So, if you’re up for just a bit more time in the car, buckle up and head with us to these 2 great Seattle day trip destinations that round out our list.
San Juan Islands
At 3 hours and 45 minutes from Seattle, this Washington State destination may be a long ferry ride for a day trip. But, as one of the best places to see orcas in the country, it will be worth it. Lime Kiln North State Park, located in Friday Harbor on San Juan Island has one of the largest populations of orcas in the US.
Visiting between May and September will increase your odds of seeing orcas and other whales. Porpoises, seals, sea lions and bald eagles can also often be spotted.
But it’s not just the huge mammals that bring people to the San Juan Islands. Kayaking, sailing, hiking, and fishing are other things to do on the laid-back islands. Strolling the charming small towns is also a great way to spend some time.
Of course, if you really want to see all the islands have to offer, turning your long day into a weekend trip is a great way to do it. Boutique hotels, resorts, bed and breakfasts and vacation rentals in San Juan are totally worth an overnighter.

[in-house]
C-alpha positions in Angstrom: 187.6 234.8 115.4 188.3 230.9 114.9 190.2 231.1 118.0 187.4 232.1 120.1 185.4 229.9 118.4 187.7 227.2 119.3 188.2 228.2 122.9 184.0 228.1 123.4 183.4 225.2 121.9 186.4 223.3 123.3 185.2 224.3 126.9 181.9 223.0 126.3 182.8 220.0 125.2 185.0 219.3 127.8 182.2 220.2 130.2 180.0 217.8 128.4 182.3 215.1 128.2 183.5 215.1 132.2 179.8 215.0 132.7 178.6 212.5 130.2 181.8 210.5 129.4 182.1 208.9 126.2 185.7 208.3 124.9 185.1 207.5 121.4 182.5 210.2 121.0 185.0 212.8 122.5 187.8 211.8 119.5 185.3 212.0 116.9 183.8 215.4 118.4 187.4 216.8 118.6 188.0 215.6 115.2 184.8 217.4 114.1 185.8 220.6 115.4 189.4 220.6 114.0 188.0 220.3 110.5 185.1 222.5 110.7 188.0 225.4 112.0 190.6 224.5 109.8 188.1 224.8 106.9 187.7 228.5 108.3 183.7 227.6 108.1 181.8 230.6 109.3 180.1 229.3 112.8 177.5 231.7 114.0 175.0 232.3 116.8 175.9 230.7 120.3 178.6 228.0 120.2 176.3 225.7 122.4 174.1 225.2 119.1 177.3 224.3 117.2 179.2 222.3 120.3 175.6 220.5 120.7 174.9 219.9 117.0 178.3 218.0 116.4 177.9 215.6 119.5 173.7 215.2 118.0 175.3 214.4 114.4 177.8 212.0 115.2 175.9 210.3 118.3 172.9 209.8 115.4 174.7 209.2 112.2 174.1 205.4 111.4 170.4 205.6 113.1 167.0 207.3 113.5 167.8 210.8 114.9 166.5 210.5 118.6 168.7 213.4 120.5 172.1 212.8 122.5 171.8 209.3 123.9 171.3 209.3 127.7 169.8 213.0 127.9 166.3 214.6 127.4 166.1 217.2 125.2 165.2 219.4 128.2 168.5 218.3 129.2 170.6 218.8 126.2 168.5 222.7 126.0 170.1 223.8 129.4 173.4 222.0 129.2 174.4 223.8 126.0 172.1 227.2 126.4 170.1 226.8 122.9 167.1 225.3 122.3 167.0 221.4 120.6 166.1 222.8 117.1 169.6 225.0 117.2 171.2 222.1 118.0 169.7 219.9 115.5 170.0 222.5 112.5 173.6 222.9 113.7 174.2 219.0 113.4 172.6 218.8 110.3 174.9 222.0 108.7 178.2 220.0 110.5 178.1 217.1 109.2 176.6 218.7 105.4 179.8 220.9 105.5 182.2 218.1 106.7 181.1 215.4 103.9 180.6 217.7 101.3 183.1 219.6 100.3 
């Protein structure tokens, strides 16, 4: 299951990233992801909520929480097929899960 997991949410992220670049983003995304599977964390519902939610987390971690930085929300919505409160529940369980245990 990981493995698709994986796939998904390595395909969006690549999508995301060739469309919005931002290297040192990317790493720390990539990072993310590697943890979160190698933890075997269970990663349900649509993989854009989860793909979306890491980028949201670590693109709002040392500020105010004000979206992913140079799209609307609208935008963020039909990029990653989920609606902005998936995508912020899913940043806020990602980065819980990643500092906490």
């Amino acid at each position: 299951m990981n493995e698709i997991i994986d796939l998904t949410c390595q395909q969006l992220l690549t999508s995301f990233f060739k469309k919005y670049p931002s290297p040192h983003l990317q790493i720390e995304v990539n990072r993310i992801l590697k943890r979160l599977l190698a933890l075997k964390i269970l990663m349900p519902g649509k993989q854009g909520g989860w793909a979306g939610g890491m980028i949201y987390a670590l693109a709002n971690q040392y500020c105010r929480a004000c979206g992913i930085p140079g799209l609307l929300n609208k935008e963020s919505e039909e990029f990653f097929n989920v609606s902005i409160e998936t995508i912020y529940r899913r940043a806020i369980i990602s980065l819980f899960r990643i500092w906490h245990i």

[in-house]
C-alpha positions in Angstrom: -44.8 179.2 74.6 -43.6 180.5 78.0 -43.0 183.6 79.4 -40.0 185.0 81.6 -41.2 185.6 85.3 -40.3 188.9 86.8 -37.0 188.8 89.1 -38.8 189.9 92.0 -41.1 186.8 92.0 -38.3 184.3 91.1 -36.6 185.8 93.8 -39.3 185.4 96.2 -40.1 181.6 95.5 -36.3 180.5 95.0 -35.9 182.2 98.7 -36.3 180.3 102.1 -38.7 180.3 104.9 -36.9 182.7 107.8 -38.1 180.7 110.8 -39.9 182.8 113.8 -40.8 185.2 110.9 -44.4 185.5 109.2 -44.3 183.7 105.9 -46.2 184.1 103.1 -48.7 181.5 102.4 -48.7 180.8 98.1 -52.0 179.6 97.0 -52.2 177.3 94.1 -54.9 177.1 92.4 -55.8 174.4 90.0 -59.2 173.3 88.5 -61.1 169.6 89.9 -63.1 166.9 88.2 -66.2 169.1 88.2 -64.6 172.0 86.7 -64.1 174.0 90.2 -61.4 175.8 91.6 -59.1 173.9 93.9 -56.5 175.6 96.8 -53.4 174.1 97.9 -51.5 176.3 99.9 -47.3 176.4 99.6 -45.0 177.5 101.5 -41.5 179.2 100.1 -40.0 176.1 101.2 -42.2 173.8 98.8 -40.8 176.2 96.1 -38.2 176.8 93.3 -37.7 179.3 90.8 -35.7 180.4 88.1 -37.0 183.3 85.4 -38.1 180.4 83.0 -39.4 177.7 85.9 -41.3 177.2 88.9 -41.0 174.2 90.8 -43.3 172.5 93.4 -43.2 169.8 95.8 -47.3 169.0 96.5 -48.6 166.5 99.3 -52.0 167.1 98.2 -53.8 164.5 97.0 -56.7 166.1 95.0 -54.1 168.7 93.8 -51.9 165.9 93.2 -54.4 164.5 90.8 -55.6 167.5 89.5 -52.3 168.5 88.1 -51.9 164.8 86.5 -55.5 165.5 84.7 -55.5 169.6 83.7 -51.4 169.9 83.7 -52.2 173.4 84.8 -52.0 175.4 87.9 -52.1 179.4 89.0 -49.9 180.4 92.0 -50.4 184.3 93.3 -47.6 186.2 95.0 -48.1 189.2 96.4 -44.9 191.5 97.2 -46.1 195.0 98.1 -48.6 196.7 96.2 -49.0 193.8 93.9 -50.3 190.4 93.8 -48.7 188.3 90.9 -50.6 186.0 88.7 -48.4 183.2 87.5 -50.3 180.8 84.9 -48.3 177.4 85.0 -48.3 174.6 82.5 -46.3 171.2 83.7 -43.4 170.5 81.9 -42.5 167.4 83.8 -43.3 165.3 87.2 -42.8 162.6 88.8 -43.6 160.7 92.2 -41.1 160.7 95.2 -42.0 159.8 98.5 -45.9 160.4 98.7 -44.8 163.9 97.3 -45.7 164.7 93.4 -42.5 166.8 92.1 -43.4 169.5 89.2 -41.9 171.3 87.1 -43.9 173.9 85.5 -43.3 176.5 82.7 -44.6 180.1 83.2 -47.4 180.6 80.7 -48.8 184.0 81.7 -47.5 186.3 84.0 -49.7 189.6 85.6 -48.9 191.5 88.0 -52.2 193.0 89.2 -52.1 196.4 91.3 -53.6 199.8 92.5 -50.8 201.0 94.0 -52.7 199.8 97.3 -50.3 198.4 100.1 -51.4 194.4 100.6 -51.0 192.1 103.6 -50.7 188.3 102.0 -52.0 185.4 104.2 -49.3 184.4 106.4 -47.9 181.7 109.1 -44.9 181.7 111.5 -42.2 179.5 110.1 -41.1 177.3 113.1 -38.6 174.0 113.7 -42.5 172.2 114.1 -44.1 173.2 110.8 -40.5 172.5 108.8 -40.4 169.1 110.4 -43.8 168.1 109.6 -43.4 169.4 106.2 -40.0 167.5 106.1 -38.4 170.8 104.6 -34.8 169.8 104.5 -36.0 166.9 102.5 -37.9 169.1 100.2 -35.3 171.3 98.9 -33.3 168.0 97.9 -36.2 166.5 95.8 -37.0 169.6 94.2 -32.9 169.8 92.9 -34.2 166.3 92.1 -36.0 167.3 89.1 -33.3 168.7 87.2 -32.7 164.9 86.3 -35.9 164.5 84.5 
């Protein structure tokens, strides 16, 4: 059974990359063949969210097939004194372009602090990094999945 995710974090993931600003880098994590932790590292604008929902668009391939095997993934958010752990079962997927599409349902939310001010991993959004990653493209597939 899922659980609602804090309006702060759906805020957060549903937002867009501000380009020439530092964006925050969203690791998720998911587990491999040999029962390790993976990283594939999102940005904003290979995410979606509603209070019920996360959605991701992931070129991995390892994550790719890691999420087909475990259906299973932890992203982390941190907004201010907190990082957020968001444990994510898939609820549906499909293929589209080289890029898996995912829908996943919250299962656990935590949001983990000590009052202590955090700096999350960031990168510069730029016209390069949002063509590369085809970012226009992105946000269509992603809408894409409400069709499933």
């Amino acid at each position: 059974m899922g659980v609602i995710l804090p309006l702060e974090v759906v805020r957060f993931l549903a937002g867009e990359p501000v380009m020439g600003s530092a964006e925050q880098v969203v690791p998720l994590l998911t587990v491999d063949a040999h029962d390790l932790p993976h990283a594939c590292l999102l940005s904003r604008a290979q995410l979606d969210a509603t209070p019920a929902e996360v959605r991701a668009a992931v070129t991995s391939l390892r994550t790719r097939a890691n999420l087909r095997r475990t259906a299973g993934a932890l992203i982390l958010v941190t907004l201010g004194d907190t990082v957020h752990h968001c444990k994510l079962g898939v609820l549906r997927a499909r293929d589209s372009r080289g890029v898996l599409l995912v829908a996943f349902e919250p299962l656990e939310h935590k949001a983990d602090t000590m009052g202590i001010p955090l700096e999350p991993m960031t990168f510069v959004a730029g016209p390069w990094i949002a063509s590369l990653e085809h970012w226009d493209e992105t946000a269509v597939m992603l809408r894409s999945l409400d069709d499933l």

Mount St. Helens
Mount St. Helens is about 3 ½ hours from Seattle. So, yes, it’s a bit far for a trip there and back. But seeing one of the most active volcanoes in the country is pretty worth it.
The mountain is an awe-inspiring sight that towers over 8,000 feet above sea level. Its eruption over 40 years ago killed 57 people and had massive effects. Today the entire area is deemed a monument and attracts 750,000 people annually.
As you enter the national forest that surrounds the area, the Science and Learning Center is a great place to start. On-site, the Johnston Ridge Observatory features a short film, interpretive displays and ranger talks.
But, exploring through hiking the mountain and nearby lake and taking in those epic views is what really shouldn’t be missed. Harry’s Ridge Trail is one of the best options for views of the above-ground variety while Ape Caves lava tube is a super cool way to see what’s below ground.